Habitations Site, (Site 3)
The main features of this site are:
The Historical Trail
The Habitation areas
The ‘Cochimi Road’
The easiest way to access the top of the hill/Moraine is at the north end. Here the slope of the top surface of the Moraine approaches the level of the arroyo. Within a few meters it was evident that there was a historical trail leading up the hill to the south tending to keep to the west edge of the moraine. (Of sufficient size to be evident on Google Earth)
Close to the start of this trail there is a boulder imbedded in the sand with a handful of petroglyph markings on it. (Maybe marking the start of the trail or another Lookout Post? Edit.) The boulder is about one meter by 60 cms.
The Historical Trail is best seen in the Google snip at the front of this page. However the lighter coloured rocks marking the trail can be seen in this photo. The triple peaks of La Trinidad about 12kms away.
A discussion on Historical Trails is available in the Section ‘In Search of Manuel Diaz’ Cave’ or the button below.
Photo A49 by author
Within about 40 meters from the start of the Historic Trail you start to come across the first of about 12 or more areas of ground that had been cleared of rock and made relatively flat. On one such site, the rocks that would originally have covered the area had been moved to one side and piled on other rocks to make a clearing of maybe 5 meters by 5 meters with a well defined edge. The remaining surface in the clearings had no rocks that were not flat or flattish thus producing a surface suitable for casual habitation. This collection of clearings existed for about the first 200 meters or so up the gradual north slope of the moraine. There was another grouping of clearings closer to the top of the moraine some 500 meters further on to the south.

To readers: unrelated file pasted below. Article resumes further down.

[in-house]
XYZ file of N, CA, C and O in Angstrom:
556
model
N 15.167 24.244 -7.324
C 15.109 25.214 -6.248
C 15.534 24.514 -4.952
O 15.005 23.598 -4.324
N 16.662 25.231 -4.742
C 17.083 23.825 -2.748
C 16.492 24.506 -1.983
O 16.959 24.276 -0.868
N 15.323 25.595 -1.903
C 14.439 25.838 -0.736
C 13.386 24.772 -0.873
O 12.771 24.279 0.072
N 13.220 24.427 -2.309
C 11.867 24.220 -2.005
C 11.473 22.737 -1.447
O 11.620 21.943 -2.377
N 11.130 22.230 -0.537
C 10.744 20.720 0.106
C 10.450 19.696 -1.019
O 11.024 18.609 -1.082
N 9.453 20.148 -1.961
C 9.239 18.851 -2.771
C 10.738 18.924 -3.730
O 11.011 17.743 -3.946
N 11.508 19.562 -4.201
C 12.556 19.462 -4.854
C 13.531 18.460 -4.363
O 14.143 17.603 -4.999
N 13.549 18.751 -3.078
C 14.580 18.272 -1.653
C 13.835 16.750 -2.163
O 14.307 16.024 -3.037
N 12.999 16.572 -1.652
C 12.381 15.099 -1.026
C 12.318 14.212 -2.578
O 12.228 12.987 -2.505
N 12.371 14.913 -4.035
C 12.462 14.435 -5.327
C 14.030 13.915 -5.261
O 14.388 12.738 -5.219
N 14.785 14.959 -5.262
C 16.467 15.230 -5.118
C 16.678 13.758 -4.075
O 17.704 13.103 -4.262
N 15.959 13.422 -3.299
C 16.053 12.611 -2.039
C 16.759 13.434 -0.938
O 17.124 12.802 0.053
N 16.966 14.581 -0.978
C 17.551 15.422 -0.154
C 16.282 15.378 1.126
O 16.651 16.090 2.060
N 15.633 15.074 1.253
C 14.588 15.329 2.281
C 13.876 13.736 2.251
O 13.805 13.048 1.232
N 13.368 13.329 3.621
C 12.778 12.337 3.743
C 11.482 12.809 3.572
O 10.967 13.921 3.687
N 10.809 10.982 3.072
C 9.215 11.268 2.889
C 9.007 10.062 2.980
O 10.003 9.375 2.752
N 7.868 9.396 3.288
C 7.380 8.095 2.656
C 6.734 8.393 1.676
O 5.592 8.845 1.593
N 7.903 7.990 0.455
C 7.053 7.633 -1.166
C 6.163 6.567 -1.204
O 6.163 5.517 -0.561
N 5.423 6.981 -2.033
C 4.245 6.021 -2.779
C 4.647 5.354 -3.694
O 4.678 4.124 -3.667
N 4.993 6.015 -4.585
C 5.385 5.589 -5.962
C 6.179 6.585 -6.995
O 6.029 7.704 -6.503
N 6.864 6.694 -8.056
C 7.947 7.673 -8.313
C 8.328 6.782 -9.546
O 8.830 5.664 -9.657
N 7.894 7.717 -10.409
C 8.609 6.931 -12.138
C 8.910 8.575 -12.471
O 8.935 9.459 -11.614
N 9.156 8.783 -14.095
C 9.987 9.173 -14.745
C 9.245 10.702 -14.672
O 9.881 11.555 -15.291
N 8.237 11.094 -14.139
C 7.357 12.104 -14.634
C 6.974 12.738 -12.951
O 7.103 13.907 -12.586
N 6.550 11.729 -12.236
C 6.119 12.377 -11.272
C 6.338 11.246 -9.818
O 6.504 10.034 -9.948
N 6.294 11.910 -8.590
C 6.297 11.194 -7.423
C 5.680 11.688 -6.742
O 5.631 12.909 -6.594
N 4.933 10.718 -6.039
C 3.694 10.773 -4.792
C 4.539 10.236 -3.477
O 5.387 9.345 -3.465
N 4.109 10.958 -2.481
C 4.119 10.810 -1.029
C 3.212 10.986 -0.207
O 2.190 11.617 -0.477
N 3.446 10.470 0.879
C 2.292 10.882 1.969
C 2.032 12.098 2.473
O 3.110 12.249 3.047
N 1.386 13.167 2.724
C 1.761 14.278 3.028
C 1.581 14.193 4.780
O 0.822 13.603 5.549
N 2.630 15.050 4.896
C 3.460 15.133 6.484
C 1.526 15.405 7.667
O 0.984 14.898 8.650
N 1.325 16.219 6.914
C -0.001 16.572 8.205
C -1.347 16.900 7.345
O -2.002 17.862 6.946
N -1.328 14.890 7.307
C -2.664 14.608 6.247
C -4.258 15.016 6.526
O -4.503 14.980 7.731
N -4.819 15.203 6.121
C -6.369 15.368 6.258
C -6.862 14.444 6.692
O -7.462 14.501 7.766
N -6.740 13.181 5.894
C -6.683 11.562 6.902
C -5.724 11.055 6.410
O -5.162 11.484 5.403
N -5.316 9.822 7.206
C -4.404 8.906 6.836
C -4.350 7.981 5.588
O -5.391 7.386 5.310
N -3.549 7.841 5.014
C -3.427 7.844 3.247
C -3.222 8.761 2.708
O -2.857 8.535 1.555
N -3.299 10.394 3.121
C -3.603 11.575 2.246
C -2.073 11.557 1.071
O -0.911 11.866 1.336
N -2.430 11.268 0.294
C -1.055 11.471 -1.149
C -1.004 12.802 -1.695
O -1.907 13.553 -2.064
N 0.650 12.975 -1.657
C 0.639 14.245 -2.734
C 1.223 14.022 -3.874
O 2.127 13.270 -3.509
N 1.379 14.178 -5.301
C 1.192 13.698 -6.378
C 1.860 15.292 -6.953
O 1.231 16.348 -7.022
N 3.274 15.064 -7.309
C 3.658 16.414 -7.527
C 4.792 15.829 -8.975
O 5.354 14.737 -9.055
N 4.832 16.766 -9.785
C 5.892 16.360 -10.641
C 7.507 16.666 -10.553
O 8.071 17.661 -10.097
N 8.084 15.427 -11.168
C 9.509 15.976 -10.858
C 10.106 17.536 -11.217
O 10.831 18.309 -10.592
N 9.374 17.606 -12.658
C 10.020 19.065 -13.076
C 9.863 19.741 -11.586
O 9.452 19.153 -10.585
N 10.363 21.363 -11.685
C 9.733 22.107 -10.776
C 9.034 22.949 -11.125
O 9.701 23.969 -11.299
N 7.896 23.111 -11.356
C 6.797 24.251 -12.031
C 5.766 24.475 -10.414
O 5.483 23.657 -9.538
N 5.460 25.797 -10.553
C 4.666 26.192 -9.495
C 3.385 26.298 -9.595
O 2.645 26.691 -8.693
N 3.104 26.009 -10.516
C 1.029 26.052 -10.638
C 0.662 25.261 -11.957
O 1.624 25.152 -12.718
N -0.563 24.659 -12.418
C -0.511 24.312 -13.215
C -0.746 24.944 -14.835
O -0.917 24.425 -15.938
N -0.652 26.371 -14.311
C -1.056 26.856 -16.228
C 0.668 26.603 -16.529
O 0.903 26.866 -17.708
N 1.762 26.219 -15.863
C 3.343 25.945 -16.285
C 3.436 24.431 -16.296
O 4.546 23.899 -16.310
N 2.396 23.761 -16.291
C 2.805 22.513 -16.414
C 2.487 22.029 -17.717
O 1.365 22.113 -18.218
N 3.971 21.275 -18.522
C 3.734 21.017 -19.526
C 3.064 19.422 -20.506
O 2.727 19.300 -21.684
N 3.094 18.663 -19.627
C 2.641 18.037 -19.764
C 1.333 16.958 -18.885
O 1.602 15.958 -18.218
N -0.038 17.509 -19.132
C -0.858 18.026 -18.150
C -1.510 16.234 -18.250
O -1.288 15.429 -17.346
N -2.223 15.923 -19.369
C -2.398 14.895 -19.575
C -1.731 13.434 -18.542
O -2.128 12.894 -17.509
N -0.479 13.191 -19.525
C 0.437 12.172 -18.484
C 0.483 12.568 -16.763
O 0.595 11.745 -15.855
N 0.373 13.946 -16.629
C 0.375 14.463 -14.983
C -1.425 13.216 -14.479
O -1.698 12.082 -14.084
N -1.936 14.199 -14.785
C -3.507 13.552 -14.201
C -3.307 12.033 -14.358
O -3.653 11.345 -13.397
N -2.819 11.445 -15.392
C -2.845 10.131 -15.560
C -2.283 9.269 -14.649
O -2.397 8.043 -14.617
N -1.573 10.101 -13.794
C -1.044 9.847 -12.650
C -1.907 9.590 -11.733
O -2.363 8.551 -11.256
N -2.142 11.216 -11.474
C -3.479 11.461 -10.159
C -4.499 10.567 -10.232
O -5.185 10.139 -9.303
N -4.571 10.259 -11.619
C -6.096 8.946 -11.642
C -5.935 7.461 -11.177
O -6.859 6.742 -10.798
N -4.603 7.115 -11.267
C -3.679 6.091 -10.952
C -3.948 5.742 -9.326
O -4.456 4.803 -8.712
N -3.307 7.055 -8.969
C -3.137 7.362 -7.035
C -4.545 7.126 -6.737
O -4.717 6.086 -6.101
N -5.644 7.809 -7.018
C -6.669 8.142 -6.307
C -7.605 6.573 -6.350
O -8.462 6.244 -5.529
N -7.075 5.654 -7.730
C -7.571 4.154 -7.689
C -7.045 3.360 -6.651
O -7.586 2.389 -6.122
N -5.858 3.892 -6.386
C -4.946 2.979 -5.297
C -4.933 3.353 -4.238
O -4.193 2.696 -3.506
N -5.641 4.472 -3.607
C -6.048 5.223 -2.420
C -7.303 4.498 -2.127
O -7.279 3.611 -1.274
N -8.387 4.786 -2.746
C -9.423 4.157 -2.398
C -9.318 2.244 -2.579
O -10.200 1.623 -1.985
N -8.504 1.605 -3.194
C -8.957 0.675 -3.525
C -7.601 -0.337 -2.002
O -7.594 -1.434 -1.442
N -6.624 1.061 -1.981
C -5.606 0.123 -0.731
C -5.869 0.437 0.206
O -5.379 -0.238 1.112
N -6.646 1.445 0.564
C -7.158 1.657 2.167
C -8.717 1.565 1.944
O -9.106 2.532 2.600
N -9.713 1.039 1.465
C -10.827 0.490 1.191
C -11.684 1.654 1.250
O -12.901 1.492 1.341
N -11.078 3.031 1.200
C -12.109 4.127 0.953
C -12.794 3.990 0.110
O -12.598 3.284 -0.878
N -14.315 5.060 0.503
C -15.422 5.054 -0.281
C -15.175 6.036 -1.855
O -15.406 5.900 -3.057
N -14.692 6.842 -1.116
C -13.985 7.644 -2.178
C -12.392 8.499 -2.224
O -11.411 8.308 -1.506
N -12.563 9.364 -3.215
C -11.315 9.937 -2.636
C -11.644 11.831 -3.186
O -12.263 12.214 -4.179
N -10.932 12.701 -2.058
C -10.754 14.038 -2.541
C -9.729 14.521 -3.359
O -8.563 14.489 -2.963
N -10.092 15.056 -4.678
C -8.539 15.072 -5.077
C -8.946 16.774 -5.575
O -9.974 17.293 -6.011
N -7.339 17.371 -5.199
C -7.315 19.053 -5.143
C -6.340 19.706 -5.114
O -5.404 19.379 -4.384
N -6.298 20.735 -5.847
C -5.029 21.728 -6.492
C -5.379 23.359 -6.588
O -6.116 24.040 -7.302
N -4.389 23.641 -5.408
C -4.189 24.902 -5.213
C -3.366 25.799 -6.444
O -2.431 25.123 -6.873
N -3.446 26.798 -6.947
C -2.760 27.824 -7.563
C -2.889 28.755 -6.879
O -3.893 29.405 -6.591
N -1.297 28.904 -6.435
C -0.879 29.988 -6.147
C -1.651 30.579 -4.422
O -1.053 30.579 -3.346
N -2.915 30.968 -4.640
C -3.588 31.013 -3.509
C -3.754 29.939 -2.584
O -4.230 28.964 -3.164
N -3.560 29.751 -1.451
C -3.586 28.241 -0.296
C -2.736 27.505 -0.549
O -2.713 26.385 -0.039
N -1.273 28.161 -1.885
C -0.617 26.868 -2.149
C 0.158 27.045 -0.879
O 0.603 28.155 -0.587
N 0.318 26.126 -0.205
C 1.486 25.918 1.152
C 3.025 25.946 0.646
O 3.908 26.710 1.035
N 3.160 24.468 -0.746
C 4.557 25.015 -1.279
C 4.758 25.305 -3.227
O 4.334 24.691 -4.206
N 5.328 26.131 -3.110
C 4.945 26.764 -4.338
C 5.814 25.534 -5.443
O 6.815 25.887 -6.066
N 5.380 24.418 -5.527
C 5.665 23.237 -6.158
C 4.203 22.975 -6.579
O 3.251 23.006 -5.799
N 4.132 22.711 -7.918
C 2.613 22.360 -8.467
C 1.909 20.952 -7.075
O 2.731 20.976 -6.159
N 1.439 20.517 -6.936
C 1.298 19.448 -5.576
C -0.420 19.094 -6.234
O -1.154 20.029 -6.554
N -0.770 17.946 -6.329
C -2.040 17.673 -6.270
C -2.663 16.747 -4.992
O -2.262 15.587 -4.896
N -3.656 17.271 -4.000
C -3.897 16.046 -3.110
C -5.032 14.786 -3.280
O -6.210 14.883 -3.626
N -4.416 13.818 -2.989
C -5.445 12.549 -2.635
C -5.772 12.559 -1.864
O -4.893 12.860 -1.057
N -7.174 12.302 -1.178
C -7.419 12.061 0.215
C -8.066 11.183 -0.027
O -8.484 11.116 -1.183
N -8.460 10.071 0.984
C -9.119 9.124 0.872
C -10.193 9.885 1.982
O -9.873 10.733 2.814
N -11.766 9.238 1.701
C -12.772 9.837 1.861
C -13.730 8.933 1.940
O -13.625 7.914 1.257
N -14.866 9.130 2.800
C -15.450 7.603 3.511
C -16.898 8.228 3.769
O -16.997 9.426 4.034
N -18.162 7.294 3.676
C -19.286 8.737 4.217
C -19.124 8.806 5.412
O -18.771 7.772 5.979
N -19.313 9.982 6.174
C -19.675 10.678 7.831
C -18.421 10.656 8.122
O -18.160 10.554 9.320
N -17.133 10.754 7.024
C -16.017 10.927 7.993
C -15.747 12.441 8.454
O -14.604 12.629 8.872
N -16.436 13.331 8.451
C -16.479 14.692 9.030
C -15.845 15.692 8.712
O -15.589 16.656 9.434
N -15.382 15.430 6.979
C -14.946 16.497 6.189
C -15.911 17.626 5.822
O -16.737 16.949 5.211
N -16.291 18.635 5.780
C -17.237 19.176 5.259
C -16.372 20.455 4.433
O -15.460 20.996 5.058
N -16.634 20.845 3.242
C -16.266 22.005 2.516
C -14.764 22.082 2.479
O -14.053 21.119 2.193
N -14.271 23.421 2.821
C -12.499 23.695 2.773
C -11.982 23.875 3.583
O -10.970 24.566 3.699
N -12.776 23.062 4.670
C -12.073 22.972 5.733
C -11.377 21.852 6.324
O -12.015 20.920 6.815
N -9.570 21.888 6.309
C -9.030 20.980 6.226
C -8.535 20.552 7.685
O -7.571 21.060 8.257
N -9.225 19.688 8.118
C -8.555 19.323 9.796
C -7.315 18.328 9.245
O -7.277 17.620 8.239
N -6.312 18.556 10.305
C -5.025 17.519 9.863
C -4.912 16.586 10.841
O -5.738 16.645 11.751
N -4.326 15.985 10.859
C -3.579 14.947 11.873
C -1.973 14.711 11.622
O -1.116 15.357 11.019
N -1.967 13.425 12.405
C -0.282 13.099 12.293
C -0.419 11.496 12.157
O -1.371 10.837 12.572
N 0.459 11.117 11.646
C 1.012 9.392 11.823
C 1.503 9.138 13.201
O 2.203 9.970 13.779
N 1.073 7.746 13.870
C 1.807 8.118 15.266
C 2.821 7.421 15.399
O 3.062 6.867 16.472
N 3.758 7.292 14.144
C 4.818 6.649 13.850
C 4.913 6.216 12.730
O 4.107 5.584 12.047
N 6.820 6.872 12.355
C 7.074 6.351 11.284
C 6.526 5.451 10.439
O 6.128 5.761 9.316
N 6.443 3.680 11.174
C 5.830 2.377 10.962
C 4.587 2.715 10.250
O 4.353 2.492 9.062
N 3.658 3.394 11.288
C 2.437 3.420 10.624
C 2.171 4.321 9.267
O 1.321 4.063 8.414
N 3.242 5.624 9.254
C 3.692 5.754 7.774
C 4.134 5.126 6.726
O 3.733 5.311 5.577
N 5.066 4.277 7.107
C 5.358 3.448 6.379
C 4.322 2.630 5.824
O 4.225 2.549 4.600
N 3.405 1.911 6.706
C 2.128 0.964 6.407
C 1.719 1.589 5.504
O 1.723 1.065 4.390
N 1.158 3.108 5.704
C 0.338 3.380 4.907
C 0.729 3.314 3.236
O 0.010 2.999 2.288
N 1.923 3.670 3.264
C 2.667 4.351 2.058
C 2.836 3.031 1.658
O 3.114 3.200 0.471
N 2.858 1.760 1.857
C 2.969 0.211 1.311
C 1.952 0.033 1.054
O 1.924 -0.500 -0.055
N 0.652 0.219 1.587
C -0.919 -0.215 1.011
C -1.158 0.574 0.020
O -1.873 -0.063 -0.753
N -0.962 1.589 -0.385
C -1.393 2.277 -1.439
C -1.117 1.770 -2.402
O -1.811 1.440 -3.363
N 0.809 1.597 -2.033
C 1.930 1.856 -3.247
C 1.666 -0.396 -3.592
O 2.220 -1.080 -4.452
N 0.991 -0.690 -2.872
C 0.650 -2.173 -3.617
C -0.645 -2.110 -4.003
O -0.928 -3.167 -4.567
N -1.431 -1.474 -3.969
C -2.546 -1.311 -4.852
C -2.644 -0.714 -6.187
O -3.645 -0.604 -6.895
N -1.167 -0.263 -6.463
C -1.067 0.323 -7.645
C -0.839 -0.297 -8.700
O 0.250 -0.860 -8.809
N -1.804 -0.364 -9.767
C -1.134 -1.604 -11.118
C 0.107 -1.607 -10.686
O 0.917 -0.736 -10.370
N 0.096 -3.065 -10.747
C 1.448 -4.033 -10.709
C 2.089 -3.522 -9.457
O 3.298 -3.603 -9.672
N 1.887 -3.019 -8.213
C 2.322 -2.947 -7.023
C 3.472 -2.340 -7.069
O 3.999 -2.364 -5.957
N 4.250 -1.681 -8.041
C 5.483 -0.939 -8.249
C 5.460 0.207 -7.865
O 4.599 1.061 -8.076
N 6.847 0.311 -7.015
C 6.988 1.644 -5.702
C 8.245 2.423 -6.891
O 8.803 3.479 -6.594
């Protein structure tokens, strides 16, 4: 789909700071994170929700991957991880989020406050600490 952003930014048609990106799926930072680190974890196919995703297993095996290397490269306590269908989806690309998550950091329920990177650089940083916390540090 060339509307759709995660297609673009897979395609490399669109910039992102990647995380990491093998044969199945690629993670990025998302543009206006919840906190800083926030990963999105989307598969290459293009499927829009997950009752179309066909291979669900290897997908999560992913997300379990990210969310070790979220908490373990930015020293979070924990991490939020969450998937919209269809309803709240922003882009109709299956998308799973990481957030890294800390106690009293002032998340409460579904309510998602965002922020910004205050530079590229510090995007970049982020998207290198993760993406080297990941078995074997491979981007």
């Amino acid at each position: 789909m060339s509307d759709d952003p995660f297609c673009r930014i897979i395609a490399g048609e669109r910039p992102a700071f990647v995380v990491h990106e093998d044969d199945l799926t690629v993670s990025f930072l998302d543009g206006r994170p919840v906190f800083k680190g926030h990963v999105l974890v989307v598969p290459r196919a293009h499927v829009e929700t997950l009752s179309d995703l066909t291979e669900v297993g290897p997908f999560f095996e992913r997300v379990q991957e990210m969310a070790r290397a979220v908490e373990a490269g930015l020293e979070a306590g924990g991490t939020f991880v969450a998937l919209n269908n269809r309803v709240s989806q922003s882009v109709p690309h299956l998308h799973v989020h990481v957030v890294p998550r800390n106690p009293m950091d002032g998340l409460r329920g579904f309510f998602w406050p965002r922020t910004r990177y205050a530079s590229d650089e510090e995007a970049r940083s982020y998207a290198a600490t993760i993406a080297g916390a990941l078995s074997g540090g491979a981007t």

The author at one of the Habitation sites as evidenced by the fairly level state and the surface rocks having no patina. Occasional rains would have washed some of the soil away leaving the rocks more prominent.
Photo A8 by author
Another good shot of a Habitation area. I associate these Habitation areas to the Cochimi.
Photo A 19 by author
One such site is dominated by the upright (in 2019-20) skeleton of a Cordon Cactus about four meters high, and so is easy to locate if you walk up the historical trail.
Photo A 12 by author.
Another Habitation site in the foreground here with the cactus towards the rear of the clearing. My companion is just about to enter into the Historic trail portion.
Photo A 13 by author
Here is another Habitation area with the Historic trail in the background.
Photo A 15 by author.
At the edge of one of the Habitation clearings is this petroglyph shown above. Some of the petroglyphs in this area are very old and judging by the darkness of the patina on the inscribed portions may have been between 10 and 15 thousand years before present and done by The “Ancients” a long time before the Cochimi came on the scene.
Discussion on Habitations: in every Habitation clearing, the patina on the rocks that had been moved to one side is noticeably darker than the patina of the exposed rocks left behind. You would expect that. None of the light coloured rocks had petroglyphs on them however. Also, the metate surfaces are quite light in colour with little patina. Again, one would expect this as the act of grinding the seeds would also grind away the rock surface and remove the dark patina. Therefore, I propose that many of the older petroglyphs with the dark patina were inscribed on the rocks before they were moved and that the rocks were moved many thousand of years after they were inscribed. Attributing the clearing of the Habitation surfaces and the use of the metates therein to the Cochimi and the inscribing of most of the older glyphs to a race of people that preceded them. . I have been calling these people the ‘Ancients’. This would further suggest that the Cochimi used this site for longer periods of time at each occurrence and therefore had need of Habitation clearings as per their culture. The previous tenants of the site however, did not stay in the area for a significant length of time or at least had no need of Habitation clearings in their culture.
From the above critical assumption, it then demands that a study of the petroglyphs at this site be done with a view to determining age and the style attributed to the Cochimi and their earlier “Ancient” co-habitants. Perhaps a method of differentiating between the two groups of petroglyphs can be found. From first impressions however I can see the following:
* Deeply incised into the surface sometimes with quite wide lines